This blog article is the first in a series of three on arctic whaling off the coast of Spitzbergen. The series draws on a rich set of witness statements made in the case of Batson against Gosling and others in the High Court of Admiralty of England in late 1656 and early 1657 (HCA 13/71), and is supplemented by answers in a further High Court of Admiralty volume (HCA 13/128) from early 1657.1
The series has been written to illustrate the research potential of the High Court of Admiralty records. In this case, into commercial practices of whaling, into the seventeenth century arctic environment, and into historical technology.
In this first article we set the scene – exploring the 1650s arctic ice, looking for whales, and meeting a lively cast of characters.
The second article in the series explores the geography and environment of whale fishing off “Greeneland” (Spitzbergen), focussing on the route and travails of two ships, the Owners Adventure and the Greyhound, captained and commanded by Thomas Damerell.
The last article deals with the technology and material culture of mid-seventeenth century English whaling, including the chasing of the whale in six man oared shallops and the boiling of blubber in shore based furnaces on Spitzbergen, as well as at Blackwall on the River Thames.
SETTING THE SCENE
The normal practice of English arctic (“Greeneland”) whalers, was to establish a summer base on the shore of one of a number of southern Spitzbergen bays.
This required fragile wooden ships to penetrate the sea ice to the whale rich coastal bays, towed by their crews in the ships’ shallops or wherries. Success in working through the ice was highly dependent on the arctic weather, and on the courage and skill of the whaling crews. The ships carried sizeable crews, appropriate to the challenges of navigation through ice and to the people intensive hunting of the whales. The harpooners were highly experienced men, who knew the conditions of the ice intimately from many summers in the north.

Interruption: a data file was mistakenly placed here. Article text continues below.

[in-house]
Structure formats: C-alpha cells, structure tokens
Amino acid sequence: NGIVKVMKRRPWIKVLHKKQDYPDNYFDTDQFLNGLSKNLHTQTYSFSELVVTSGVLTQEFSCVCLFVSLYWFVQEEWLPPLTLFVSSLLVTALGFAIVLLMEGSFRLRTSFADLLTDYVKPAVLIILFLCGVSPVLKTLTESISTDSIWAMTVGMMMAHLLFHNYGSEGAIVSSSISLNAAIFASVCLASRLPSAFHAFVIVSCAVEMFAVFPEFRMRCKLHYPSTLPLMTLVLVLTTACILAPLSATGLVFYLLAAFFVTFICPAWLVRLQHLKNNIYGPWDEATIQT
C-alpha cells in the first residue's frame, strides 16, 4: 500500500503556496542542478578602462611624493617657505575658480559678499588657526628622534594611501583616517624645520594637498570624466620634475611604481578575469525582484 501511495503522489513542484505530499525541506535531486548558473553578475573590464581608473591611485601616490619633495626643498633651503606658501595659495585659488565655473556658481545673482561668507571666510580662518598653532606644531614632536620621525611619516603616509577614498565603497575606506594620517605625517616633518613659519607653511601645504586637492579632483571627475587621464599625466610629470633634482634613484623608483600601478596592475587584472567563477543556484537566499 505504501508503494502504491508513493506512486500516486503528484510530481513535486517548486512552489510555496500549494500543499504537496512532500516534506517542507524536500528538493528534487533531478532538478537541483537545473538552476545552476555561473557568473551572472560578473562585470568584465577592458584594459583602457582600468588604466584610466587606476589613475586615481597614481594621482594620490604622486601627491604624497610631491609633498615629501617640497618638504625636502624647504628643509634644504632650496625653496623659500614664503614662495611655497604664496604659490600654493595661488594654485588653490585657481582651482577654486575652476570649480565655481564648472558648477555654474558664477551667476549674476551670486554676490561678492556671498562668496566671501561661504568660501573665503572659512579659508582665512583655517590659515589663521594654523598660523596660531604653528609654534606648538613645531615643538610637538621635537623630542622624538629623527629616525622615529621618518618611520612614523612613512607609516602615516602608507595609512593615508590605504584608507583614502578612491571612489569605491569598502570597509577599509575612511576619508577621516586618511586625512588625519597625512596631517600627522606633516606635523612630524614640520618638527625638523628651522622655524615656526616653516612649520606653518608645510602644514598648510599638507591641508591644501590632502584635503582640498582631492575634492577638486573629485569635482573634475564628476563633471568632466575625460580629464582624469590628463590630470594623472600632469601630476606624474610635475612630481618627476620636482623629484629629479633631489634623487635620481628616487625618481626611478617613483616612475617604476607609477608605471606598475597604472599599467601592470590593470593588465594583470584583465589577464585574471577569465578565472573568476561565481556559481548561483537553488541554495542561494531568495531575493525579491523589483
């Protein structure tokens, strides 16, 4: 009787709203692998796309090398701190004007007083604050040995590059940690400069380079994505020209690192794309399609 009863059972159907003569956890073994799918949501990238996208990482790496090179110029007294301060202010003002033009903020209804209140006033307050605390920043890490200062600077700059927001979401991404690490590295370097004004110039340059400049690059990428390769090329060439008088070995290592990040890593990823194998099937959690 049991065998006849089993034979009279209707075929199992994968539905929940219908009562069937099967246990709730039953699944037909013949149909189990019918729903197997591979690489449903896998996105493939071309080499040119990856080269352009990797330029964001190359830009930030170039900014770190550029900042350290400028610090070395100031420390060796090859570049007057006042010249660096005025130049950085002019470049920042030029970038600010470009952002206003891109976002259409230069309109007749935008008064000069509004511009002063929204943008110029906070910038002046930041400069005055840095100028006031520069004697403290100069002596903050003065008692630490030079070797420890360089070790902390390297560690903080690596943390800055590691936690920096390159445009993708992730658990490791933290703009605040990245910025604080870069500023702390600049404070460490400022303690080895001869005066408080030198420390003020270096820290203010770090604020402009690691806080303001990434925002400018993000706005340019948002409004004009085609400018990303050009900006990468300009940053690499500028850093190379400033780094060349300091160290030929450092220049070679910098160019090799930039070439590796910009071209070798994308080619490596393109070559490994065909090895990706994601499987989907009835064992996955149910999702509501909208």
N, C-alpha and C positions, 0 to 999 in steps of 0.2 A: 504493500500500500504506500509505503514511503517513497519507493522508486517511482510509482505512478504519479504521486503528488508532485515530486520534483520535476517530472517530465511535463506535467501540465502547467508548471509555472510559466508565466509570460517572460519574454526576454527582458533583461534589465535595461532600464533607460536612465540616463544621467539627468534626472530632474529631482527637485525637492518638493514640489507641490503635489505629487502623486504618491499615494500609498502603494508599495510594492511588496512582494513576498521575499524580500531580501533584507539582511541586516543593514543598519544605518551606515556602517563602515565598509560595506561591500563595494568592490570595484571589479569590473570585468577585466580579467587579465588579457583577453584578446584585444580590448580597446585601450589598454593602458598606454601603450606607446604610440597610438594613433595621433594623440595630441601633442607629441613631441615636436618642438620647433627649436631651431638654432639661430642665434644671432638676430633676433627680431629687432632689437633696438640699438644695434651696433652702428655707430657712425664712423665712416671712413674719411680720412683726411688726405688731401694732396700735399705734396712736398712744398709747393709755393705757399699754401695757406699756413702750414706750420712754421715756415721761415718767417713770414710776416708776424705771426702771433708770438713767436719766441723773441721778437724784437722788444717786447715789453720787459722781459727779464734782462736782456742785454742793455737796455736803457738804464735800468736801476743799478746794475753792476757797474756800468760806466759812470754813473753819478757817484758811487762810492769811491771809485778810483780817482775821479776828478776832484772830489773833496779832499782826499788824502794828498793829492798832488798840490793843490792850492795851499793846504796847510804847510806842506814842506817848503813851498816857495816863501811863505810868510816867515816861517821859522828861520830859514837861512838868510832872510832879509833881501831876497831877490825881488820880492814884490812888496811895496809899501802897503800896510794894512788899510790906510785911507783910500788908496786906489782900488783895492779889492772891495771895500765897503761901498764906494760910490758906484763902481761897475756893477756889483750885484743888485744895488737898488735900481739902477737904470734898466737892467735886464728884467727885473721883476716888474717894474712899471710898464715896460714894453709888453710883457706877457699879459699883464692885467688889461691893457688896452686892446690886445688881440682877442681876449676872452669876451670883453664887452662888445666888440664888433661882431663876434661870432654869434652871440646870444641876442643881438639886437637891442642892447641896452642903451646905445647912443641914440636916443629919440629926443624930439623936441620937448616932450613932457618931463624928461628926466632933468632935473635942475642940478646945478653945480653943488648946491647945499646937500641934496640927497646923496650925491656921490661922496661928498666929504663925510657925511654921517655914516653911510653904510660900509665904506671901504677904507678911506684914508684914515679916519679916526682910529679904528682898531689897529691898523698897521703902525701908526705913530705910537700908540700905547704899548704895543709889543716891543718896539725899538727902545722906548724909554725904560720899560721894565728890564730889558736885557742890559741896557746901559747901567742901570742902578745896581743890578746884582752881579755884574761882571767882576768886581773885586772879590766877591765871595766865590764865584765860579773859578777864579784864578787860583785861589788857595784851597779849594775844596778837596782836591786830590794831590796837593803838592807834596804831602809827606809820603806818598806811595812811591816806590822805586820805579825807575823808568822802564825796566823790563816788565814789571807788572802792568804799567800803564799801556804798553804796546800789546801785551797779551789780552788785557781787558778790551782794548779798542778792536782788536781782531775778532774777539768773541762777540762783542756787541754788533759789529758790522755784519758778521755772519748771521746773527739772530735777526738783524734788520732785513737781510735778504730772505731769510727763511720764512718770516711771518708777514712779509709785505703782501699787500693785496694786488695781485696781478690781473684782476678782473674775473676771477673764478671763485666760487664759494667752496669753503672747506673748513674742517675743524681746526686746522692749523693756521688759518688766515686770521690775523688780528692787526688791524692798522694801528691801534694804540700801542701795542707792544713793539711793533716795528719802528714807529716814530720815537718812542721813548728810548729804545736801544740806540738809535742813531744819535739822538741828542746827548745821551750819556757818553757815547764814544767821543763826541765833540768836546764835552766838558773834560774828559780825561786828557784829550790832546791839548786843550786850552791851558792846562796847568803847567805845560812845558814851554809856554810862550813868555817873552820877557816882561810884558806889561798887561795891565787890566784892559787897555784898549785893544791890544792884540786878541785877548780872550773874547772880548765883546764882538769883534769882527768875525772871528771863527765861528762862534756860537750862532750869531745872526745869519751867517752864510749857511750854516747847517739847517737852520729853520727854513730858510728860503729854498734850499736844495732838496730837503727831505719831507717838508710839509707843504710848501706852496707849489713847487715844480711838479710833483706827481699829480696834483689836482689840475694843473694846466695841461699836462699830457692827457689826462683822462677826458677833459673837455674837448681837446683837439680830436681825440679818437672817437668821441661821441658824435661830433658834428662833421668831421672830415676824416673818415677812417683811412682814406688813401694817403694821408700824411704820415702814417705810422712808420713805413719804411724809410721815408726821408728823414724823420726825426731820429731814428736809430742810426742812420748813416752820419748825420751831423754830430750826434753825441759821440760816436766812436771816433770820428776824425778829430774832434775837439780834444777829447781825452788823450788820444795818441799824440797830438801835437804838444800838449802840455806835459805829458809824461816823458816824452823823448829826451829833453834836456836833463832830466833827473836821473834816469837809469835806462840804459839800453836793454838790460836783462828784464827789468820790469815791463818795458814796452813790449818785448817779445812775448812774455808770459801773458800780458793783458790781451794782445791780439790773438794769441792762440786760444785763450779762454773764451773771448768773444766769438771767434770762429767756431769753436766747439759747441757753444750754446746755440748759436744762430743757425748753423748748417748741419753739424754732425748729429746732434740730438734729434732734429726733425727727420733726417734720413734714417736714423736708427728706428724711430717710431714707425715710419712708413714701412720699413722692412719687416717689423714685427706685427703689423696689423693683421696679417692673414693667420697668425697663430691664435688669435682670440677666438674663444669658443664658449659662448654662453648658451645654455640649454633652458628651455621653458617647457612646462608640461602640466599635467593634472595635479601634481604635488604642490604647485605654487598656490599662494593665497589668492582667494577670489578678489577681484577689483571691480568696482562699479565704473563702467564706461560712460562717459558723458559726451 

The whales were hunted in the bays, where they were harpooned from the same ships’ shallops, and eventually lanced and killed, before being towed to shore. There “land men” stripped the blubber from the carcasses and reduced the tissue to oil in large metal furnaces. Skilled butchers, brewers and coopers augmented the muscle of general labouring landsmen.
Travelling on the Owners Adventure was Maurice Foarde, a thirty year old brewer from Shadwell. He had been hired by Captain Damerell “to goe a copper man for boyleing of the whales taken the sayd voyage.”2 He was joined by Edward Ashmore, a forty year old butcher from Whitechappel and Edward Reynolds, a fifty yeare old cooper from Saint Botolph Algate.3 4 All told, there were thirteen land men together on the Owners Adventure and the Greyhound, with at least twenty-five mariners. The land men of the two ships were supervised by Richard Kirton, a forty year old Ratcliff man. Kirton’s job? That the landsmen “did their office and duty in cutting up and boyleing and ordering of such whales as should bee taken the sayd voyage.5
The proximate cause of the dispute between Richard Batson and Edward Gosling was the failure in May and June 1656 of the two ships under the command of Thomas Damerell to reach the southern Spitzbergen shore in unusually heavy ice. Given the available technology and feeding habits of the preferred species of whales, it was much harder to fill the ships away from the rich hunting grounds of the bays.